With Helfrich coordinating under the philosophy of innovative spread offense guru Chip Kelly, the Ducks played in four straight BCS bowls from 2009 to 2012, won three straight Pac-12 Conference championships,[16] and continuously energized college football with one of the nation's best offenses in scoring, rushing, and total offense in each of those four seasons. As offensive coordinator during the Kelly era, the offense averaged 44.7 points per game with an average of 283.4 rushing yards and an average of 500.7 yards of total offense. In 2012 Oregon's offense was hailed as its best ever[17] as they averaged 49.6 points per game with an average of 537.4 yards of total offense with 315.2 of those yards per game from rushing.[18]

As quarterbacks coach, Helfrich was instrumental in the development of the quarterbacks that played under his tutelage at Oregon. In 2009, Jeremiah Masoli's leadership improved as he led Oregon to the 2010 Rose Bowl. The following season sophomore Darron Thomas guided an undefeated Oregon team to the 2011 BCS National Championship Game. Thomas finished his career 23-3 as a starter with a school-record 66 touchdown passes[19] and led the Ducks to a 45-38 victory over #10 Wisconsin in the 2012 Rose Bowl. The 2012 season showcased Marcus Mariota as the first freshman to start a season opener for the Ducks in 22 seasons.[20] He led the Ducks to a 12-1 record while being named All-Pac-12 Conference First Team,[21] Pac-12 Freshman Offensive Player of the Year,[21] and winning the 2013 Fiesta Bowl Offensive MVP Award as he guided the Ducks to a 35-17 victory over #5 Kansas State.[22]

Helfrich was recognized for his impact on the Ducks' offensive success as he was named by FootballScoop as its National Quarterbacks Coach of the Year in 2010[23] and 2012,[24] in addition to being one of three finalists as its national offensive coordinator of the year honor.[4]

Rumors of Chip Kelly departing college football for the NFL were constant during his tenure as Oregon's coach. Kelly refused to accept the Tampa Bay Buccaneers offer as head coach weeks after the 2012 Rose Bowl victory because he couldn't get a promise from Oregon athletic director Rob Mullens assuring him that Mark Helfrich would be his successor.[25] When Kelly began to interview for numerous NFL head coaching positions after Oregon's 2013 Fiesta Bowl victory, it was rumored that a succession plan was put into place for Helfrich to be the next head coach of the Ducks if Kelly were to ever leave.[26] On January 16, 2013, Chip Kelly left Oregon to become the head coach of the Philadelphia Eagles.[27] Due to an Oregon state law requiring public universities to interview at least one minority candidate for head-coaching positions, the succession plan became complicated.[28]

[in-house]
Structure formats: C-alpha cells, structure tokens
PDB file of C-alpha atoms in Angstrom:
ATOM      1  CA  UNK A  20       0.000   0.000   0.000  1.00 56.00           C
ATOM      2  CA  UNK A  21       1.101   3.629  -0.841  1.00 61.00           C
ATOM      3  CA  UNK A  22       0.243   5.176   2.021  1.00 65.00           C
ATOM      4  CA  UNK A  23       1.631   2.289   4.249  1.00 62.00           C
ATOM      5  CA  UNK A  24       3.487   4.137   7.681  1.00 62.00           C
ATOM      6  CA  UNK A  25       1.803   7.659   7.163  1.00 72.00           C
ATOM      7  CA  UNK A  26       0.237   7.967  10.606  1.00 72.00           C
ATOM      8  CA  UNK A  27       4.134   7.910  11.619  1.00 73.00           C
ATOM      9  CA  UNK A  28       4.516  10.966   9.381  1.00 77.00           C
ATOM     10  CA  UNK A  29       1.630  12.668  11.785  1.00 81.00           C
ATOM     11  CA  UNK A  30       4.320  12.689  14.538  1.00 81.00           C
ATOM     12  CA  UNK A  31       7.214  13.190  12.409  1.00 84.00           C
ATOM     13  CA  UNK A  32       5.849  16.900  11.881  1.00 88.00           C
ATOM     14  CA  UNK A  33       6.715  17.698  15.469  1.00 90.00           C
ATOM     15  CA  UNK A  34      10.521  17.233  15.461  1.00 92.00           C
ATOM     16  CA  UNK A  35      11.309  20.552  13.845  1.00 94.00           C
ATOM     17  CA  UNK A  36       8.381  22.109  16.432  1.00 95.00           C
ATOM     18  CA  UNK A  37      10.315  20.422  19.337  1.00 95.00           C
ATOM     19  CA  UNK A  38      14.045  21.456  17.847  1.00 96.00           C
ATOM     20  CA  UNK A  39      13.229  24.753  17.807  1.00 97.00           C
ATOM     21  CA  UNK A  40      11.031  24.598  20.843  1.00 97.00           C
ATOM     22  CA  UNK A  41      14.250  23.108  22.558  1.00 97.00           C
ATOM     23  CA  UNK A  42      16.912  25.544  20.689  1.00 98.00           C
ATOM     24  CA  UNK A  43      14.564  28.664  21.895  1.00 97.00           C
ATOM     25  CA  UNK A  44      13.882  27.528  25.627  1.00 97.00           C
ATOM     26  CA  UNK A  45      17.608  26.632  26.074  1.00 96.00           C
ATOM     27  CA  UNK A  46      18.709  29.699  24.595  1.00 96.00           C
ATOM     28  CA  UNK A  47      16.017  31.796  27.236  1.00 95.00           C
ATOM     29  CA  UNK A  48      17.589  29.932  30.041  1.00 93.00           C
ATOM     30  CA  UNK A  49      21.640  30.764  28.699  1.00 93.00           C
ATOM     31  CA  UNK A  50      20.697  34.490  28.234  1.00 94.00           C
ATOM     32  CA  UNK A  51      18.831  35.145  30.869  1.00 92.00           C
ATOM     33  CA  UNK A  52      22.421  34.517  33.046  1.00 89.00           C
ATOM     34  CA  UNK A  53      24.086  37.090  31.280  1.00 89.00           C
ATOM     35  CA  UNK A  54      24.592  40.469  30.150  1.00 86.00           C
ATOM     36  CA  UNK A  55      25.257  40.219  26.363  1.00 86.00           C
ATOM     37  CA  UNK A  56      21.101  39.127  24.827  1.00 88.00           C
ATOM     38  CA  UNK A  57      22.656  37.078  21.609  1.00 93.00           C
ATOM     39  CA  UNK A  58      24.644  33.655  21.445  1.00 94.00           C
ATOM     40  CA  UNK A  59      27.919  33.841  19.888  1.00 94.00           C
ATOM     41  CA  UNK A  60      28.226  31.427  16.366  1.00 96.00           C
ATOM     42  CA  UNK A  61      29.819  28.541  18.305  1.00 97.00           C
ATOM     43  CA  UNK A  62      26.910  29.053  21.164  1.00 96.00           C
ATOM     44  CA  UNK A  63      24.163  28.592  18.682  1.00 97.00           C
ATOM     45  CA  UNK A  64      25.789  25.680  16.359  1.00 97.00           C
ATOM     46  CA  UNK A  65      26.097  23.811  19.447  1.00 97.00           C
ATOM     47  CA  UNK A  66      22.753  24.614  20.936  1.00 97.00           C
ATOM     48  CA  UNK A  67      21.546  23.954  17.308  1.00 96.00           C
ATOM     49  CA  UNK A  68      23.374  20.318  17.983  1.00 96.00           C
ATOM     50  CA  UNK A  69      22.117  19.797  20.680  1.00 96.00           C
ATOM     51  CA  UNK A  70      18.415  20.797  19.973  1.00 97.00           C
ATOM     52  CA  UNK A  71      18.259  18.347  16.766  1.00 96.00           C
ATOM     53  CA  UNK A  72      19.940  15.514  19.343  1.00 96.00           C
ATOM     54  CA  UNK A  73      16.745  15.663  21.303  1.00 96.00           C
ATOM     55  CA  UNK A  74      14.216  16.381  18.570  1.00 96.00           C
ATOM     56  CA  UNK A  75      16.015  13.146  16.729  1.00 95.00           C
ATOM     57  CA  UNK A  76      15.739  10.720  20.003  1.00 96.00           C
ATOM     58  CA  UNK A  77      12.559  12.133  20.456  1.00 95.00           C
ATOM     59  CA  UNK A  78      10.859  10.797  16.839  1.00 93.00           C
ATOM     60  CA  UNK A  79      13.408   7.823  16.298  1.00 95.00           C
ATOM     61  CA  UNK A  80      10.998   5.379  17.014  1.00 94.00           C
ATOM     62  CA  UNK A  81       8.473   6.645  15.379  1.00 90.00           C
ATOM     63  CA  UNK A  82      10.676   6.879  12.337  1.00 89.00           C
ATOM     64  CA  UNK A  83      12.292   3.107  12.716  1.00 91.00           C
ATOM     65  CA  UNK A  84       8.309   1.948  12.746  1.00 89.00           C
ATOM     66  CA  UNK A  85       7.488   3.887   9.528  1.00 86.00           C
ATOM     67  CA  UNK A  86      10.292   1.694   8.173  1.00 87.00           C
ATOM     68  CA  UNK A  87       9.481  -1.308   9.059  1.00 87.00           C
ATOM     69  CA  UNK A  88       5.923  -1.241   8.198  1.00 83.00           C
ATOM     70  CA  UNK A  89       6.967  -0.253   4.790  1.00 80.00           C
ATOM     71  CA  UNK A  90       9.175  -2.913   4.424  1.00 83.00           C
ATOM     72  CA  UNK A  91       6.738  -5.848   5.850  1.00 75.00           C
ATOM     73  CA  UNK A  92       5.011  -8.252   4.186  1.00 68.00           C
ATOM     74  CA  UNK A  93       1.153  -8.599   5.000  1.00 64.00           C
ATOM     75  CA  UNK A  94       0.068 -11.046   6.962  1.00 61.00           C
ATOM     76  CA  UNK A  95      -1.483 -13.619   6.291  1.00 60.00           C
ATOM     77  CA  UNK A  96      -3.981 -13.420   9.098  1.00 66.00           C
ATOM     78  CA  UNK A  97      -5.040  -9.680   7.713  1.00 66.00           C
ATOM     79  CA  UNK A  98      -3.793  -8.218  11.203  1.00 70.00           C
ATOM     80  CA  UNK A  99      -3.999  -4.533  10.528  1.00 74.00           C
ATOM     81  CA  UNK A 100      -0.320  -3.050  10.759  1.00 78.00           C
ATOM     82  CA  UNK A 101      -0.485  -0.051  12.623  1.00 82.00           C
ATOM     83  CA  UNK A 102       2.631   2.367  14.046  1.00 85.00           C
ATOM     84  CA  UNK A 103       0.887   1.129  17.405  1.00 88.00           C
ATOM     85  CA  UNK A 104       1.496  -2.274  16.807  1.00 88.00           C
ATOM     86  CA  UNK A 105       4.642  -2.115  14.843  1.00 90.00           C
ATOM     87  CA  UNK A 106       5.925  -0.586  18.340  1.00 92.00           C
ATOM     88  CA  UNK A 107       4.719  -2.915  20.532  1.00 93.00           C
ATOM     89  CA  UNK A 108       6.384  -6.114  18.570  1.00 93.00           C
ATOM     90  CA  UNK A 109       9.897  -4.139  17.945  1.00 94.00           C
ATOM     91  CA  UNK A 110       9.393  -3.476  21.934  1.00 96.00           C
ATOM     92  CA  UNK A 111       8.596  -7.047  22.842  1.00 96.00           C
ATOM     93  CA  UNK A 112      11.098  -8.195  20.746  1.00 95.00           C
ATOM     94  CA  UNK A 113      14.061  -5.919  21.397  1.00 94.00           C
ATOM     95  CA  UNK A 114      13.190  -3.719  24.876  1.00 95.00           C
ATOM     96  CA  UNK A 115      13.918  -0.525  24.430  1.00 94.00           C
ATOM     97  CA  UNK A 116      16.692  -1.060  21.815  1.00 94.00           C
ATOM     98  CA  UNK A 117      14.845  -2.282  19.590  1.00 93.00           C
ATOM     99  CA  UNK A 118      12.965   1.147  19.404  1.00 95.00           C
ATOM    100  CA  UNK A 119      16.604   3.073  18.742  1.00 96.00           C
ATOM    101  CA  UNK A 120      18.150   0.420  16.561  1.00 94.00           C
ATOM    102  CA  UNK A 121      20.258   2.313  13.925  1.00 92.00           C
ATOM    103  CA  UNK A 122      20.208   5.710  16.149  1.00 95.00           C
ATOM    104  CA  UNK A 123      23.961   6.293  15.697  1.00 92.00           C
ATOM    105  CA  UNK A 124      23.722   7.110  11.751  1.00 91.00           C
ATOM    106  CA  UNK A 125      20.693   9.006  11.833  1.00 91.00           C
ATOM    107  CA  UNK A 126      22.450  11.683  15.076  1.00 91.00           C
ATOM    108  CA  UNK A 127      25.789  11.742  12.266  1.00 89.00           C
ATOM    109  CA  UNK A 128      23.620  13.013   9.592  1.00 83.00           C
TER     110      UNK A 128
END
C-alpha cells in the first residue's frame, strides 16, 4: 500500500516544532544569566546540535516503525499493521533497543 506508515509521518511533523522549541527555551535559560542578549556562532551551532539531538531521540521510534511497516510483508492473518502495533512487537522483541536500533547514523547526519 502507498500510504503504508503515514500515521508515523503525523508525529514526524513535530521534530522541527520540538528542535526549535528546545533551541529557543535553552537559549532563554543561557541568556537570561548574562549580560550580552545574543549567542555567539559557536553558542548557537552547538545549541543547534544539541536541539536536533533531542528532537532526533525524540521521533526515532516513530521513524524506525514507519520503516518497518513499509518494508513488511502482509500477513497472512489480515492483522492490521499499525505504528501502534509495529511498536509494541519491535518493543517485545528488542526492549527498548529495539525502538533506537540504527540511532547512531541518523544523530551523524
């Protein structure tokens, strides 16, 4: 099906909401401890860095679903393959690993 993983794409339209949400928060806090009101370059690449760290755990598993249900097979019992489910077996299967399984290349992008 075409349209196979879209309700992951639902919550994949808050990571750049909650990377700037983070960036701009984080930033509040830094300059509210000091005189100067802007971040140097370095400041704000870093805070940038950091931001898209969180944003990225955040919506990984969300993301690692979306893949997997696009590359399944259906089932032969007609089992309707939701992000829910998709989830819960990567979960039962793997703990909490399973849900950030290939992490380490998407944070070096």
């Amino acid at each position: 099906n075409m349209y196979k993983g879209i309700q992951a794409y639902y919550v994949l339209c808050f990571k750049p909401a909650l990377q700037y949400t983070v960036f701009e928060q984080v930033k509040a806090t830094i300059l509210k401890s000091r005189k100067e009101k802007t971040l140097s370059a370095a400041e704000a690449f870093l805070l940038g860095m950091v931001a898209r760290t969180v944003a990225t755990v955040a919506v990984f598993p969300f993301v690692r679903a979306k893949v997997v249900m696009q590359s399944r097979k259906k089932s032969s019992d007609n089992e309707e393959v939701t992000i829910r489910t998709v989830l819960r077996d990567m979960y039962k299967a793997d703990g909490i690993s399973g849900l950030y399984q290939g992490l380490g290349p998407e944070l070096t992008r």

Head Coach (2013–present)Edit

On January 20, 2013, Mark Helfrich, after speculation and anticipation, accepted the offer from the University of Oregon to become the head coach of the Ducks.[4] As the successor to Chip Kelly, Helfrich's promotion continued an Oregon tradition. He is the third consecutive Oregon offensive coordinator promoted to head coach. Before Kelly replaced Mike Bellotti in 2009, Bellotti succeeded Rich Brooks in 1995.[29] Since Brooks' hire in 1977, Helfrich is just the fourth head coach at Oregon.[30]

Because of the foundation laid by Rich Brooks, Mike Bellotti, Chip Kelly and the incredible support of Phil Knight and his family and Pat Kilkenny and his family, the Oregon athletic family, this place is known among the nation as elite for many reasons. There’s so many reasons why this is a special place to me, it’s how we play, it’s our fans support, it’s our world-class facilities and the international reputation of this University.

—Mark Helfrich

  • 2013 Season

In his first season as head coach, Helfrich had the difficult task of trying to emerge from the shadow of Chip Kelly. Despite finishing the season with an 11-2 record and a top-ten final season ranking, Helfrich's first season leading the Ducks was considered by some to be a letdown. Losses to #6 Stanford and unranked Arizona (Oregon's first loss to an unranked opponent since 2008) kept the Ducks from reaching a BCS Bowl berth for the first time in five seasons. Helfrich did however lead his team to a victory over Texas in the 2013 Alamo Bowl, beating the Longhorns 30-7 in Mac Brown's final game as head coach. In addition, the Ducks offense set a school record for total offense in a season with 7,345 yards.